Wednesday, September 12, 2007

Iliotibial Band Syndrome (ITBS) Prevention and Treatment

Iliotibial band (IT band) syndrome can be a painful and frustrating injury common in runners. Pain usually resides in the outside of the knee and sometimes in the hip. The IT band is a ligament which runs from the hip down to the knee and is used to stabilize the knee and hip and surrounding muscles. If this ligament becomes inflamed, as mentioned previously, it can result in pain on the outside of the knee or hip.

The most common cause of Iliotibial band syndrome is over use through an increase in exercise and more specifically running. To help prevent this injury one should begin an exercise program slowly and gradually add mileage. Experts recommend no more than a 10% increase in mileage from week to week. Another quick thing to check is the condition of your running shoes. If the shoes are worn out, they will no longer provide adequate support and protection. The rule of thumb is that a pair of shoes will last 300-500 miles.

Stretching areas surrounding the IT Band are important to keep things loose. An IT Band specific stretch can be done by crossing one leg in front of the other and leaning into the hip of the back leg. So if the left leg is in front, the torso would lean to the left and consequently stretch the IT Band on the right leg. The stretch will be felt in the hip and slightly on the outside of the knee if performed properly.

Another way to stretch out the IT Band and the surrounding muscles is using a foam roller. To use it, lay on your side, put the foam rollerunderneath then slowly roll your leg along it. It may be tender and possibly a bit painful especially if the IT Band is significantly inflamed. Try to do 10 rolls per leg and repeat at least on a daily basis. Over time you'll notice increased mobility and reduced tightness. A foam roller is a great investment towards recovery and is available from Amazon for just $25.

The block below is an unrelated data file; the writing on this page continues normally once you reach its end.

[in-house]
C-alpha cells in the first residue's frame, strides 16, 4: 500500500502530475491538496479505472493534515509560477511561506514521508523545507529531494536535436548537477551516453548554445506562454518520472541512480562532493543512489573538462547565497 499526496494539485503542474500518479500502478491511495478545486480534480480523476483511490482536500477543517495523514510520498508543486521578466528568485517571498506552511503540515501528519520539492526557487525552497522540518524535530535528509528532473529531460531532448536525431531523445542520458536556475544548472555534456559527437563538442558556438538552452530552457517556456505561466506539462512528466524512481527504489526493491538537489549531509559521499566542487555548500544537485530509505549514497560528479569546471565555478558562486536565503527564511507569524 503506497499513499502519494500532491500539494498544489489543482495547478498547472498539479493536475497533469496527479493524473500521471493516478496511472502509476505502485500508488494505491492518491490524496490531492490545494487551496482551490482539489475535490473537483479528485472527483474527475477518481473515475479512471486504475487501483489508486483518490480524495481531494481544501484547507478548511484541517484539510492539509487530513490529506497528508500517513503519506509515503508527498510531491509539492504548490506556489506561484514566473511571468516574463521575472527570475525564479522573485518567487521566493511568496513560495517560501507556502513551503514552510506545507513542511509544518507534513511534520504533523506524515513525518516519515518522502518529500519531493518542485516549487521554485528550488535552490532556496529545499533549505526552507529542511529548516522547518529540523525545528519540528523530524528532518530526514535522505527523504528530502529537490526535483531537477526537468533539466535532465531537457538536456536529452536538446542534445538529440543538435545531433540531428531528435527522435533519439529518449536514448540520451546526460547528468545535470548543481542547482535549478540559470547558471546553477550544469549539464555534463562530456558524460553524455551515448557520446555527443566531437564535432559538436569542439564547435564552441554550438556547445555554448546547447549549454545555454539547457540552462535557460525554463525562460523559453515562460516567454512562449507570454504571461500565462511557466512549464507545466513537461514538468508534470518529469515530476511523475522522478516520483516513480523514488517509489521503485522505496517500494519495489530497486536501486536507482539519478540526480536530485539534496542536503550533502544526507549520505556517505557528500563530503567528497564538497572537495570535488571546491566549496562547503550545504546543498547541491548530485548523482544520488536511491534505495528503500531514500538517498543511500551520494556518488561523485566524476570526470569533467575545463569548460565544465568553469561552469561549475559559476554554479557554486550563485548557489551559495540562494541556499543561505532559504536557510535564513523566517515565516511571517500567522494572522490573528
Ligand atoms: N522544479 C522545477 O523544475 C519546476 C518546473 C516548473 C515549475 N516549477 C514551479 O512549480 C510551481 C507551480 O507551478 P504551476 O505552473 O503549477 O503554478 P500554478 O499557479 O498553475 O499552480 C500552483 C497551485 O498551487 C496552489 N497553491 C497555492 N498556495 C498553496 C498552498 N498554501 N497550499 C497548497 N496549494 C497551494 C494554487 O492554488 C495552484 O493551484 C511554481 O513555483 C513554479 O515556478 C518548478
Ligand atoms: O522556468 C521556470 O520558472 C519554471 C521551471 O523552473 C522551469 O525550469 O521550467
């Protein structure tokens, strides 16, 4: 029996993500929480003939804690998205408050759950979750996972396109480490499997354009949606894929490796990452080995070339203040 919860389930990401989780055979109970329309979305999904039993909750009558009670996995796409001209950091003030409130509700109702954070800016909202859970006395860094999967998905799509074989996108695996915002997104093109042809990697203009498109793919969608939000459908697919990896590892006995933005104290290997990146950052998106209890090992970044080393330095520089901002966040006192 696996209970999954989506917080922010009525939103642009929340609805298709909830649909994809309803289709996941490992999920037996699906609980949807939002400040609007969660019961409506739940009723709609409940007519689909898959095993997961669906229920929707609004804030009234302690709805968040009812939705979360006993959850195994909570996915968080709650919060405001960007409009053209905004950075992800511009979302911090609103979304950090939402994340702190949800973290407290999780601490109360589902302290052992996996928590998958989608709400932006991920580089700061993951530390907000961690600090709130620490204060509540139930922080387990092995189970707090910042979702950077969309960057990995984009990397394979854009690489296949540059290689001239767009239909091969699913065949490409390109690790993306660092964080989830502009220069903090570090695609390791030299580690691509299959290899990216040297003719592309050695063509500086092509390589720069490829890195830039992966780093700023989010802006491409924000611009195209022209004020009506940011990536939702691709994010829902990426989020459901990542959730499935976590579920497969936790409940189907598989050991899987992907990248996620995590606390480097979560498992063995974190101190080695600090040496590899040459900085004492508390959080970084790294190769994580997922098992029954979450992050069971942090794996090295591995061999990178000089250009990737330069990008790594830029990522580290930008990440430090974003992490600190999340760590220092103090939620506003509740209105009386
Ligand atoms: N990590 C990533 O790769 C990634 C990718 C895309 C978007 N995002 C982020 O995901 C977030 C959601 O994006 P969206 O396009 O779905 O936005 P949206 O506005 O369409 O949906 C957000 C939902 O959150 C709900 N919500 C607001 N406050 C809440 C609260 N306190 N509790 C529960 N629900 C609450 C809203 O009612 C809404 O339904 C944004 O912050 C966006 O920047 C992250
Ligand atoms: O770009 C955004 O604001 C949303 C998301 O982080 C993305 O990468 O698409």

Strengthening exercises are also beneficial. A specific strengthening exercise for the IT Band is laying on one's side, lifting the top leg, and holding for a second or two. This helps build strength in the areas surrounding the IT Band. In addition to this exercise, other good core exercises to perform would be lifting the bottom leg to strengthen the groin muscles. Leg raises while laying on the back will strengthen the quadriceps muscles. Of course crunches and back extensions are also important in any good core strengthening program. A large number of repetitions is not necessary and the whole routine can be completed in less than 5 minutes.

If the runner feels swelling or more specific pain occurring in the knee or hip areas, he or she should ice the area for 15-20 minutes. This should be followed by a period of allowing the skin to warm back up to room temperature then can be repeated. One can also use an anti-inflammatory such as ibuprofen to help reduce swelling but should not rely on this solution long term. Massage can also be beneficial in some cases.

The best way to reduce pain and eventually return to full speed is to rest with no running. Low impact activities as walking, bicycling, or an elliptical machine can be pursued as alternatives to help maintain fitness in the interim. If the person has access to a pool, a good exercise in addition to swimming is pool running. This can be conducted either in a shallow part of the pool with feet touching the ground or if a flotation belt is available can be performed in the deep end. Aerobic benefits can be obtained as well as utilizing running specific muscles in pool running.

Rest can be frustrating to those who are used to exercising regularly but will ultimately help the runner to get back to the activity they love more quickly.

This article is also posted at Helium.

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